By Chris Ciaccia
Published August 06, 2019
It sounds like something straight out of a horror movie, but the remains of a 19th-century "vampire" have been properly identified.
Formerly known as "JB-55," the Connecticut man has been identified as John Barber, according to genealogical databases that helped identify the man. According to LiveScience, Barber was likely a poor farmer who died from tuberculosis, citing a presentation from a representative of the National Museum of Health and Medicine in Silver Spring, Md., last month.
News of Barber's initials and age – JB-55 – were first reported by The Washington Post.
After Barber died, he was dug up and reburied with his head and limbs placed on top of his ribcage in a skull and crossbones pattern. This pattern was used in the late 18th and 19th centuries to indicate that someone was suspected of being a vampire.
Barber's odd burial arrangement was first mentioned in a 1994 study in The American Journal of Physical Anthropology after his grave was found in 1990.
"We believe that he was rearranged in the grave because he was believed to be undead."
"Upon opening the grave, the skull and femora were found in a 'skull and crossbones' orientation on top of the ribs and vertabrae, which were also found in disarray," the study's authors wrote. "On the coffin lid, an arrangement of tacks spelled the initials 'JB-55', presumably the initials and age at death of this individual."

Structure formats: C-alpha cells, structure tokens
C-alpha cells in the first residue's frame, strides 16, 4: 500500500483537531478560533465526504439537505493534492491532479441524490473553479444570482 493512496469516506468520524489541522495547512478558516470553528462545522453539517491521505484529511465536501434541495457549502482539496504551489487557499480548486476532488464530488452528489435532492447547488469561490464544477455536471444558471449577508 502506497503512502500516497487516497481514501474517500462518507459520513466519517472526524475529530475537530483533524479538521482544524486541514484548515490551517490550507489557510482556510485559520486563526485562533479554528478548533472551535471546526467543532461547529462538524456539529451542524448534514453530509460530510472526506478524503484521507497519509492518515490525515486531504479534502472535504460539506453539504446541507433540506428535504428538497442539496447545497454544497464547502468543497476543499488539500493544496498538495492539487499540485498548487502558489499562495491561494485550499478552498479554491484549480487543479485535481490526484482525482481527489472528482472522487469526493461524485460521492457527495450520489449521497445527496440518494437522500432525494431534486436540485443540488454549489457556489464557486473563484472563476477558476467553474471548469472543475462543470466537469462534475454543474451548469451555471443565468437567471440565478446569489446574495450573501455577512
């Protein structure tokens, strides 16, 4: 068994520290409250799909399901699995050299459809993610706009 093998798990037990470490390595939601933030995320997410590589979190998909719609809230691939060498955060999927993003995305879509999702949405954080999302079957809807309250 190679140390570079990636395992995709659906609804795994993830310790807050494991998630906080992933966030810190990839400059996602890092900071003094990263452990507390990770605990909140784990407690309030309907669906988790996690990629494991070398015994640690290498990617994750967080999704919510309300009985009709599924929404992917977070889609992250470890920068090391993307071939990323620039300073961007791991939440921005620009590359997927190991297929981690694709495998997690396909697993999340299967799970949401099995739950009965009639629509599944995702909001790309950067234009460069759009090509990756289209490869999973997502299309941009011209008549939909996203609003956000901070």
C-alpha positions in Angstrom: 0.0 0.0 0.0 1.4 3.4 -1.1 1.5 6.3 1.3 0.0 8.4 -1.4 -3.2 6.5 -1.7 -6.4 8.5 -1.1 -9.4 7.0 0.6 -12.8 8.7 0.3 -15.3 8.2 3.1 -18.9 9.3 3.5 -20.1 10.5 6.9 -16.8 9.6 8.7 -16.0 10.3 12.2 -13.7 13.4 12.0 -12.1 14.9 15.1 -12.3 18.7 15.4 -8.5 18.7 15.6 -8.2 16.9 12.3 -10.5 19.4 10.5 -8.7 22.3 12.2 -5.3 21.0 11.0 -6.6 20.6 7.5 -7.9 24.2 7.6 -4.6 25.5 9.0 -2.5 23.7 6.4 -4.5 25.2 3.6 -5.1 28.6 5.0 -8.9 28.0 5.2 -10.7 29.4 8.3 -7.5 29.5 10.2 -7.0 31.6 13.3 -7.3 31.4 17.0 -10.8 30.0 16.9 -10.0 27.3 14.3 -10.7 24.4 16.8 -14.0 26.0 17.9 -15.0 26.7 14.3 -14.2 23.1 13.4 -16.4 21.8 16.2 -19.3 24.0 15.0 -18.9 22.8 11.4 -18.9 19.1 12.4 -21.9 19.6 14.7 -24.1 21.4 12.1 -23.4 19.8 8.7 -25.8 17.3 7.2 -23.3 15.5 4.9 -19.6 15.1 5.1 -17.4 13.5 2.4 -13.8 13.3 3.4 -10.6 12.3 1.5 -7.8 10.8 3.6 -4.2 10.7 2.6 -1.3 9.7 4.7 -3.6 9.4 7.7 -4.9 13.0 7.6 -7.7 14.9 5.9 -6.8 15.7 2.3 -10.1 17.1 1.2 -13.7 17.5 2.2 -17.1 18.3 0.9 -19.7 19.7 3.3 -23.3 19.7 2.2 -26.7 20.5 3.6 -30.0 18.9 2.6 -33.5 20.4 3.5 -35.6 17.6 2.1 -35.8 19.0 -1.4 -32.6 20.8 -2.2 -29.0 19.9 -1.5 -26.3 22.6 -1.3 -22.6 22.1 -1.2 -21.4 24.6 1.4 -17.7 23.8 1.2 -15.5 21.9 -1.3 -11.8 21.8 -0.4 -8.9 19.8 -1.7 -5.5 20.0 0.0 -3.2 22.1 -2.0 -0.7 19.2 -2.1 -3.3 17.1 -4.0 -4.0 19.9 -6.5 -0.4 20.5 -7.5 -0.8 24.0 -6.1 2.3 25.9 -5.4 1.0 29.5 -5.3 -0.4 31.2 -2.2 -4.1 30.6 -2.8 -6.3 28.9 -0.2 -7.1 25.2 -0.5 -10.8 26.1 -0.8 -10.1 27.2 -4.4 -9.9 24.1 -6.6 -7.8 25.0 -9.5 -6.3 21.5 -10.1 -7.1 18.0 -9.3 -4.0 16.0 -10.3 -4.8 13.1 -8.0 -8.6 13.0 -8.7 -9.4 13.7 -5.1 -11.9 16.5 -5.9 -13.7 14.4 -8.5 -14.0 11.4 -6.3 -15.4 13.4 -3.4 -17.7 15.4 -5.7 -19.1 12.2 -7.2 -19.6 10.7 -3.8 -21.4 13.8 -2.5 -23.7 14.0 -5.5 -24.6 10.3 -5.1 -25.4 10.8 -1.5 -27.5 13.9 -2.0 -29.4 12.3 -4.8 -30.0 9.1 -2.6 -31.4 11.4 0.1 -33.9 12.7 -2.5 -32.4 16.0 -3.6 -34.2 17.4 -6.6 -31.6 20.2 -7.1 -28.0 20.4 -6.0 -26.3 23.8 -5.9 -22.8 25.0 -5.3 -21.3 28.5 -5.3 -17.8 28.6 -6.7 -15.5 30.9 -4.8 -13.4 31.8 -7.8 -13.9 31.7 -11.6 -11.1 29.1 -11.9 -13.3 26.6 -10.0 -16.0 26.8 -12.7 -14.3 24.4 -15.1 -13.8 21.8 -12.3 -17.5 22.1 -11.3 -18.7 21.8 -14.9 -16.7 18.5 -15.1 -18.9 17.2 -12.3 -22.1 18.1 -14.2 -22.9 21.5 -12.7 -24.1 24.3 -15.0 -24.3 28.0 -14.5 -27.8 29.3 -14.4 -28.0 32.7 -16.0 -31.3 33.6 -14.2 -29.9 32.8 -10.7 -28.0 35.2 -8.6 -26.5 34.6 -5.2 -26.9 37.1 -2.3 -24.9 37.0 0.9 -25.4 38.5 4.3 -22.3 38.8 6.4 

Jennifer Higginbotham, a DNA researcher with the U.S. Armed Forces Medical Examiner System, said at the presentation that tuberculosis left ulcers on patients' lungs, causing their skin to go pale. They may have also had bloodstains on their mouths from coughing up blood and had their gums recede to give the appearance that their teeth had become elongated.
As corpses decompose, bodies degrade, including the lengthening of fingernails and hair and bloating. But hundreds of years ago, these actions were interpreted as signs that someone was a vampire, Higginbotham noted.
"We believe that he was rearranged in the grave because he was believed to be undead," Connecticut state archaeologist Nicholas Bellantoni said in an interview with The Washington Post.
Vampire lore has existed for hundreds of years and has become exceedingly popular in recent memory, thanks to the "Twilight" movies and HBO's "True Blood." However, Bram Stoker's "Dracula," which started the genre, was rooted in history, thanks to Vlad Dracula, also known as Vlad the Impaler.
Researchers recently found medieval cannonballs from culverins, an early form of cannon, that were most likely used by Vlad the Impaler, during his bloody battle in 1461 with the Ottoman Turks.